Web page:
Disappointing is not the appropriate word to describe Will Smith’s latest film, I am Legend, an eagerly awaited adaptation of Richard Matheson’s apocalyptic story. Previously adapted for the big screen as The Omega Man with Charlton Heston, over the past decade, several high profile directors like Ridley Scott have been attached to the project, but budget and script problems have always made Hollywood studios reluctant to commit until that is the most bankable Hollywood film star today came along and decided he wanted to make the film possible. Though it is difficult to associate certain stars with specific genres today, Will Smith’s long running and commercially respectable relationship with the science fiction genre has produced a number of high concept blockbusters over the last decade that have performed remarkable international box office business, ensuring the genre remains very much a safe bet for Hollywood studios. In no doubt inspired by Danny Boyle’s brilliantly effective zombie apocalyptic thriller, ‘28 Days Later’, that opens with a powerful narrative hook in which the central protagonist wanders through the deserted landscape of London city, I am Legend seeks to tempt us with a much short lived promise of a radical departure from the conventions of apocalyptic films. Hollywood’s endless fascination with imagining the end of the world in a broad cinematic spectacle that finds mankind as the endangered species seems to say more about the self-destructive vein that exists within American society than it does about the thematic relevance of the genre.
Will Smith is one of the few genuinely likable film stars working with the mainstream today as his non-offensive off screen persona represents him as the hard working family man. The science fiction genre is the one genre that Will Smith can rightly call his own as it has allowed him to perfect the on screen persona of the charismatic, wise cracking hero who will stop anything to prevent mankind from ceasing to exist. Had I am Legend been released earlier in 2007 then I am sure it would have tried to compete with Spiderman 3 and Pirates 3 for the top spot, but nevertheless, the film has done phenomenal business, eclipsing many of the records Will Smith had set with his previous films. Considering how thoughtfully executed the marketing strategy was behind the release of the film, it surely proves that Will Smith’s star power can ensure a movie opens with a hefty opening weekend. The trailers for the film and the animated shorts which appeared on the website were ingeniously constructed, generating the required buzz for a film with such a big budget. However, discounting the commercial appeal of Will Smith and the current attraction of apocalyptic themed films like Cloverfield, I am Legend falls short of being anything but quite ordinary in it’s execution of a concept that on paper seems tantalising and ripe for allegorical interpretation. Will Smith’s character, Robert Neville, is too close in personality to that of the oddball detective, Del Spooner, in I, Robot, another science fiction which failed to deliver on it’s early promise, and I could not help but wonder why Smith would want to simply play a variation of a role/character that he has tackled before. You could say this is all purely about typecasting and recognising stars in familiar, conventional archetypes but then that would be giving far too much credit to the people involved in this dull and flat film.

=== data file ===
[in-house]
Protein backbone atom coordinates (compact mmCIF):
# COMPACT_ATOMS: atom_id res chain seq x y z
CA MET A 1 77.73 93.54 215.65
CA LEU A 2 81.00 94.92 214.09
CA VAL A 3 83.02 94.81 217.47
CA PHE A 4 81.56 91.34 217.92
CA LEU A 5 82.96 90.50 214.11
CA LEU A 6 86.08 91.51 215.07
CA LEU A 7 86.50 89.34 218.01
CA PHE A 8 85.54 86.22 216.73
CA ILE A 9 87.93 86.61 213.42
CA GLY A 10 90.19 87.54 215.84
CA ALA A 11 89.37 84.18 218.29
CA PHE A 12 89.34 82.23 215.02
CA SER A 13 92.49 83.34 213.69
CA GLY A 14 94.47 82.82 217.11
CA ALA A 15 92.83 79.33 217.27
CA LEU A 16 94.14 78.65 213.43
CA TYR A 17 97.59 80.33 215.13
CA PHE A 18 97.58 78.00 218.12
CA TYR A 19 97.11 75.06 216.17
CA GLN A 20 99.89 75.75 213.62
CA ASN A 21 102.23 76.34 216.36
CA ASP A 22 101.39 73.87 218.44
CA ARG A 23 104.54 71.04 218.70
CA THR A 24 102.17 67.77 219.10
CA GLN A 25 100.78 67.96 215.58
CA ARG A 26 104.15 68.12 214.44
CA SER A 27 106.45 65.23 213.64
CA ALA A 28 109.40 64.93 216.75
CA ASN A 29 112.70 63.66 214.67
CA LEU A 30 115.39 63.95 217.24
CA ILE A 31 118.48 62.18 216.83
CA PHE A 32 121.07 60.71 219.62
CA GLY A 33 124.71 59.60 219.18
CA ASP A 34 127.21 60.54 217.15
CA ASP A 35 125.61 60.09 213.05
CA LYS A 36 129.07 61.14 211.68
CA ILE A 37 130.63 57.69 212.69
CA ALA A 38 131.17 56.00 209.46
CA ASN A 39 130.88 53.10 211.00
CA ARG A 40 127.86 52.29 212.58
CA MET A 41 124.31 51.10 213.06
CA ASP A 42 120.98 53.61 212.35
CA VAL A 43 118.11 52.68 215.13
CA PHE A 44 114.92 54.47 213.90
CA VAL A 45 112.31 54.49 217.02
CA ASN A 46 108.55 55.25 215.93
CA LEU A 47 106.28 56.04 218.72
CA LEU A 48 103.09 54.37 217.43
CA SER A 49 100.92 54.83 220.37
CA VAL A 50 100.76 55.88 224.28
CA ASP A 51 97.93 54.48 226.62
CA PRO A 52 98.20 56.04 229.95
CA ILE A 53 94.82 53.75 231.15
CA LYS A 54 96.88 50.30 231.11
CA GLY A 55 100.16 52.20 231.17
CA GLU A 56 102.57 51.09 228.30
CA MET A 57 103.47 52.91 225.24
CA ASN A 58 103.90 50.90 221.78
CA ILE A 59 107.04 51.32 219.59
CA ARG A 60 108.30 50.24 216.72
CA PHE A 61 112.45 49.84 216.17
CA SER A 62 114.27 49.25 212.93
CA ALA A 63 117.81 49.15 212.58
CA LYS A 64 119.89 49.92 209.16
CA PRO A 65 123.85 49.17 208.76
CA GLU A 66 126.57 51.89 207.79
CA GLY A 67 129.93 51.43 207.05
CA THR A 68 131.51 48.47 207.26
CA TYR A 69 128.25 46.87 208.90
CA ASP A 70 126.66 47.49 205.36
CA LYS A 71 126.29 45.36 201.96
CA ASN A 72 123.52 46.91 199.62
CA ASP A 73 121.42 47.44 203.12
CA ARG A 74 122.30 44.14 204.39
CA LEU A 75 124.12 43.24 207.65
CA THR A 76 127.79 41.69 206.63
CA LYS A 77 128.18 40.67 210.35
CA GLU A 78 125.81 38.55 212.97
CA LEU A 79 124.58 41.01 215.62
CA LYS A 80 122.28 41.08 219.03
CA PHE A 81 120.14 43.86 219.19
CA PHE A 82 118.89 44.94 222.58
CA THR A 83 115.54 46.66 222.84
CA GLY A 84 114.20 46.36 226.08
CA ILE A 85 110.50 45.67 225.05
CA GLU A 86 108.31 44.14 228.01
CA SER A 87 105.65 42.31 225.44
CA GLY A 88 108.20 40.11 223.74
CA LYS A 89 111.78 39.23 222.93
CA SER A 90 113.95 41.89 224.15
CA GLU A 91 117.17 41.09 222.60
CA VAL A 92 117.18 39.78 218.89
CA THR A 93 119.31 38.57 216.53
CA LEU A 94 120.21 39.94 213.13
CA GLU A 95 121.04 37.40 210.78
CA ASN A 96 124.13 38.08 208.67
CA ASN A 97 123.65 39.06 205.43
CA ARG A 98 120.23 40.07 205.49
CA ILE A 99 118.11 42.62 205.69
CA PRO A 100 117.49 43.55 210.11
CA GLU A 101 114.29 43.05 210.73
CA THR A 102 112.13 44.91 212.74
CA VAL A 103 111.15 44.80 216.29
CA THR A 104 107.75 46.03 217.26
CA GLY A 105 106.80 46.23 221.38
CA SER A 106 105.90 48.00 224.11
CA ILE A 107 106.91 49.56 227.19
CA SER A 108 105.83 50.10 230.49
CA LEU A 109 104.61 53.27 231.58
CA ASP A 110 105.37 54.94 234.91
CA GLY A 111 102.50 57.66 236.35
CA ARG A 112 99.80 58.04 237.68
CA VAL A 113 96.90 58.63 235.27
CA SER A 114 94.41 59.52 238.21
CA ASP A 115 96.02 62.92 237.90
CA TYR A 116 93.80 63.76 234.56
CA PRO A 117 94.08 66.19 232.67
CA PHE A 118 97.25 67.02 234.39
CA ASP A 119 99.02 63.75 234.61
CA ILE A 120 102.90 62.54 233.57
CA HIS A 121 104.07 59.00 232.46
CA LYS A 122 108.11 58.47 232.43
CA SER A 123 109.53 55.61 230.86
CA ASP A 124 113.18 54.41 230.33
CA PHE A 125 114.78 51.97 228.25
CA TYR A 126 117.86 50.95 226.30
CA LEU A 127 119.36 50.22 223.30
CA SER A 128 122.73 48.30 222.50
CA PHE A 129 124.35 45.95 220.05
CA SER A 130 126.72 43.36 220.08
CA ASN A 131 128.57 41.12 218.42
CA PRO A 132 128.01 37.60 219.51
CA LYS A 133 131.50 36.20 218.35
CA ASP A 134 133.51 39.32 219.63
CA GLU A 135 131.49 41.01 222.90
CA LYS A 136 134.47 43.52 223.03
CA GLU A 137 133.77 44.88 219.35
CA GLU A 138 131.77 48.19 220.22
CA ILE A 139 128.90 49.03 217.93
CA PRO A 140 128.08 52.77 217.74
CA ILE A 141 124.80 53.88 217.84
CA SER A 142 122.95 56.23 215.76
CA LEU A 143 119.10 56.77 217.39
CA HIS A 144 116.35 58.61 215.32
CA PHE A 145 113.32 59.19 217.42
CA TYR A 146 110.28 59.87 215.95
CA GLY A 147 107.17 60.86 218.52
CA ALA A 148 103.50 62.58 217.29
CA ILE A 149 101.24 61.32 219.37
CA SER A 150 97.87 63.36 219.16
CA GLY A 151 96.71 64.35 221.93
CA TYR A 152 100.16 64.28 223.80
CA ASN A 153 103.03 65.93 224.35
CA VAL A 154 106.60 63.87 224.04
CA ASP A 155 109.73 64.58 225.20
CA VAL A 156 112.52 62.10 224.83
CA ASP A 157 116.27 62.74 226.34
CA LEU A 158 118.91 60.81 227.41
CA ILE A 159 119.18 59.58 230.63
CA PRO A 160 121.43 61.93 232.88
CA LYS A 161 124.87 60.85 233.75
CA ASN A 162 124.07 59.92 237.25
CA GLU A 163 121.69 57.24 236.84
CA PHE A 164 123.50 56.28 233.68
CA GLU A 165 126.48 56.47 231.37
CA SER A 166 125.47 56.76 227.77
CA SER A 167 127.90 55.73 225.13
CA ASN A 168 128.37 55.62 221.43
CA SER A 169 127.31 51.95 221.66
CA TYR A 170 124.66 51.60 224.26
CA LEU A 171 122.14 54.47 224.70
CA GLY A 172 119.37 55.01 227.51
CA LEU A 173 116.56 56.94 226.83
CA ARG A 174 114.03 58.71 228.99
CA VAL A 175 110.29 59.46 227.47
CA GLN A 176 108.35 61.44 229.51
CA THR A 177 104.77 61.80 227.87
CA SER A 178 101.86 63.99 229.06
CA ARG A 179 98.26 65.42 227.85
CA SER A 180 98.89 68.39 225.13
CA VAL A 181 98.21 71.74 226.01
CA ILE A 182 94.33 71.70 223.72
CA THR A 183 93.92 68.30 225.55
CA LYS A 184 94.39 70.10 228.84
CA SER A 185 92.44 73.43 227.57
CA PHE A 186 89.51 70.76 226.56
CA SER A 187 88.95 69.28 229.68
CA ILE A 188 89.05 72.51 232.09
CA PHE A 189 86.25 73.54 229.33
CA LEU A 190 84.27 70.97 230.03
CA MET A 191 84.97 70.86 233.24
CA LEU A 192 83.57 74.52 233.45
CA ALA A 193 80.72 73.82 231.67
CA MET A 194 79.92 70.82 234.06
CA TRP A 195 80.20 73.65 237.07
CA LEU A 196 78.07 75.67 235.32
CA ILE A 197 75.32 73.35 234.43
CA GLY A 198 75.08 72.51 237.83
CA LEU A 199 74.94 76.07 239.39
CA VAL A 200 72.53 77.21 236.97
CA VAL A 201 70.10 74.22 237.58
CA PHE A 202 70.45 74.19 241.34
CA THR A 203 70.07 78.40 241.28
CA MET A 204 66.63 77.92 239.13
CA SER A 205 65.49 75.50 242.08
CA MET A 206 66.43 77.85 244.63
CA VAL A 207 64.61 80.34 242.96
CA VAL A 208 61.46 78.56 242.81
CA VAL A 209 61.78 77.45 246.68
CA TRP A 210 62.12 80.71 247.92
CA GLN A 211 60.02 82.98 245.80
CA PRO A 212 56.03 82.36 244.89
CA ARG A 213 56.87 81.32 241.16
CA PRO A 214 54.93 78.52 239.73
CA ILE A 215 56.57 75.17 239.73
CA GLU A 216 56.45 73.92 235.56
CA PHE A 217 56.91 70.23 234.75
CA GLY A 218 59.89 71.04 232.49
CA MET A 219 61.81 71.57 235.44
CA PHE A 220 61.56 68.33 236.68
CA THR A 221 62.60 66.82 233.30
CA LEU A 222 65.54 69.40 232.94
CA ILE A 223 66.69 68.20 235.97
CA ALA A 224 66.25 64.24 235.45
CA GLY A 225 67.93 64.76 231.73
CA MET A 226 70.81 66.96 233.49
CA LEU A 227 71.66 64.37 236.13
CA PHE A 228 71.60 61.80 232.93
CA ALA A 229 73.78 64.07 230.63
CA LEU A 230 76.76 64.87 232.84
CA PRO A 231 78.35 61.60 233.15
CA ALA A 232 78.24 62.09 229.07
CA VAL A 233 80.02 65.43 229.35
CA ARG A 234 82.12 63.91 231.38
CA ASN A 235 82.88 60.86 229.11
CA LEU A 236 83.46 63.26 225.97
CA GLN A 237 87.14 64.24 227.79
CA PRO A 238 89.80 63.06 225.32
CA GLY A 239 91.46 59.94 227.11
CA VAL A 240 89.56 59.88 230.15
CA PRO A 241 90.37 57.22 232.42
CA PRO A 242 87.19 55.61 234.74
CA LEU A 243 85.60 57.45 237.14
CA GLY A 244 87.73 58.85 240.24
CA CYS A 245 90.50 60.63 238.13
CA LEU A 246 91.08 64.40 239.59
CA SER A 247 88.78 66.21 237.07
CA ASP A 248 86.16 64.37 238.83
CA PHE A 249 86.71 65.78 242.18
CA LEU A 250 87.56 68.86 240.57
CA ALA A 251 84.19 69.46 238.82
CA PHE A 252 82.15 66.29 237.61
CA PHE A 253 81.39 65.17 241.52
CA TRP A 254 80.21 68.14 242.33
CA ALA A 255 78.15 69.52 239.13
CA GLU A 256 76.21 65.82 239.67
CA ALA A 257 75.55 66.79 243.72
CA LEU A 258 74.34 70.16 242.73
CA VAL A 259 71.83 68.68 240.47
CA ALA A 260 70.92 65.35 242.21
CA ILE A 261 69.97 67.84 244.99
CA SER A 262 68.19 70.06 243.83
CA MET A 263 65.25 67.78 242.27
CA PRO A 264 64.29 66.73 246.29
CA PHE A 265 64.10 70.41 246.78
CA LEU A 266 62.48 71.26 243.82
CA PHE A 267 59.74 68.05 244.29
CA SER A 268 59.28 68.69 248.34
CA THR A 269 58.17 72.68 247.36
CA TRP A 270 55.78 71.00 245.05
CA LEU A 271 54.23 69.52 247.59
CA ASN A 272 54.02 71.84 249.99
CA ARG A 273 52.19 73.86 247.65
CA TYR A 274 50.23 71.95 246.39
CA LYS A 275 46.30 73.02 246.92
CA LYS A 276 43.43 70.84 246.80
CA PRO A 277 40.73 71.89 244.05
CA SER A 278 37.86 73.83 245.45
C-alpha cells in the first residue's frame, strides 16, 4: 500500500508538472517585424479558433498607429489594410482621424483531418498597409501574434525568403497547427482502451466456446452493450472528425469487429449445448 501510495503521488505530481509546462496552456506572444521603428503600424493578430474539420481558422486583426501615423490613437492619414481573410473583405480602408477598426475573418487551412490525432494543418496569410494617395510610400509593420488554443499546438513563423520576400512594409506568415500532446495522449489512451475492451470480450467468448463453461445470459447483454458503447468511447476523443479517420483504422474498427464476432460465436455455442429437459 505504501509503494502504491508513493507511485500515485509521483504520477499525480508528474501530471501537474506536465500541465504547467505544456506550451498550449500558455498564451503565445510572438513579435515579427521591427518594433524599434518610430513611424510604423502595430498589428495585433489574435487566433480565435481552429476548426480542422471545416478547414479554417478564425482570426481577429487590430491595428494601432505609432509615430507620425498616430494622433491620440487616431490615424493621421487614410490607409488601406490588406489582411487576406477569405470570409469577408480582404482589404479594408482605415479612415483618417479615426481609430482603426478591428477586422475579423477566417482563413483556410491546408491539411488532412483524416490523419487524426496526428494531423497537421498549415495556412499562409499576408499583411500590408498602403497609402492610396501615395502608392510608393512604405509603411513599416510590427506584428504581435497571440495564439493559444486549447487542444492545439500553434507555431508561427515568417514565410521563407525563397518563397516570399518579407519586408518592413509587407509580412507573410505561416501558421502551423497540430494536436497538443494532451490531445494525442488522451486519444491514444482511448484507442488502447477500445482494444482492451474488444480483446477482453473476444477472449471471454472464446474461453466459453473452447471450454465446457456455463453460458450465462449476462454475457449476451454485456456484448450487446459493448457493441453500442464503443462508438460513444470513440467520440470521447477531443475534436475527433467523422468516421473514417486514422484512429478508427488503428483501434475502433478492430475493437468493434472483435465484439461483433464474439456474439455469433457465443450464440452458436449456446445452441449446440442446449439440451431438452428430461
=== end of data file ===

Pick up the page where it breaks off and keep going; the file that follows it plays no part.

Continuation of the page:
I am Legend would have been an infinitely superior picture had a director of some bold artistic reputation been attached, namely Ridley Scott, but instead we are told by the press junkets and producers of the film that we are in the safe hands of an emerging talent, what ever that means. The is the third feature film from the music video director turned film maker, Francis Lawrence, who seems to have built a reputation on being able to instruct Keanu Reeves where to stand in the terribly misconceived comic book film, Constantine. It does seem quite unusual why somebody as woefully talentless as Lawrence was put in charge of such a big budget film with an A list leading actor and a credible technical crew, that is unless the producers were demanding a mediocre film, which is probably in line with the current mentality besieging Hollywood high concept film making.
This is a film that becomes gradually worse as the conventional narrative unfolds in predictable fashion, culminating in an absurd and baffling finale in which Robert Neville (Will Smith) literally self-destructs. The problem with Hollywood blockbusters today is that unlike the a decade ago when the phenomenon of multi platform marketing of a film was relatively new, most of them are overhyped juggernauts that plough their way through the multiplexes, pushing to a side the films that perhaps do matter in terms of artistic value.
No film is really a film when it shoots a number of different endings designed to satisfy the needs of a cynically engineered ‘testing’ system that only proves the apparent worthlessness of Hollywood producers who seem only interested in limiting the kinds of films we want to watch.